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IRB SEVEN-A-SIDE COACHING MANUAL
The defensive forwards occupy a zone or lane across the width of the field and align with the players already forming the defensive pattern. Alternatively they defend in a man-on-man formation. While the hooker may be able to leave the scrurn quickly,' binding would prevent the player from immediately going forward. This role in triggering off the defence pattern could fall to the loosehead prop, as the player is less bound to the scrum and may be able to leave immediately and move forward. The early release of the hooker enables this player to position in defence, on the blindside. if it is not worth contesting the ball after the hook the scrum-half may position on the blindside, especially to the right.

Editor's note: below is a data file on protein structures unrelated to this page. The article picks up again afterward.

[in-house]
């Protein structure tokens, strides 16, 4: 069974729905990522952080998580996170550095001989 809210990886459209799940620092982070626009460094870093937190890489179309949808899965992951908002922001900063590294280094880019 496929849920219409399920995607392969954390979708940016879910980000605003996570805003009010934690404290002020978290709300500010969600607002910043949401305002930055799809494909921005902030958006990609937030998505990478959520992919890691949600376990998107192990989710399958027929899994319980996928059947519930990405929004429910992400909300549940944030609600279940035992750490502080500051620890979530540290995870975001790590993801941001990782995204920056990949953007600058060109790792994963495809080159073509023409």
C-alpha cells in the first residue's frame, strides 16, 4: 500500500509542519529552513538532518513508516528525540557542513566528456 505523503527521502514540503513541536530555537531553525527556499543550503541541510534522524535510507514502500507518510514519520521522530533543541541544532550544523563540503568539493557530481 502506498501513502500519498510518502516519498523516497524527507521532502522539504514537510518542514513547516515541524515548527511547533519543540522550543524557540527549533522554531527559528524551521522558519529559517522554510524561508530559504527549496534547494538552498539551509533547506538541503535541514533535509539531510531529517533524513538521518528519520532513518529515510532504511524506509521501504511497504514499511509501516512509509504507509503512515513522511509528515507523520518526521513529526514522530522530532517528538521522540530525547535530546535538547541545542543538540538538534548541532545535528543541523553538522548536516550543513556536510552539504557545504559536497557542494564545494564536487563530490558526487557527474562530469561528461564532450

See Diagram (16) - Positioning during and after lineouts
Consequently, players make space for themselves by feigning back or forward and then moving in the opposite direction to make the catch. Players who are physically superior to their opponents may not need to use distractions to contest the throw. if a playerjumps to catch the ball before an opponent, the space the player moves into will prevent the opponent from recovering. This is assisted by the player stepping into the space and jumping vertically. Of course, if the player is supported in the air, the position is even more stable, preventing opponents from contesting the ball. Players may support thejumper to make the catch. In most cases only one support player is used. To allow for both movement and support, the jumper moves towards the support player, who then supports the player in gaining height and stability in the air.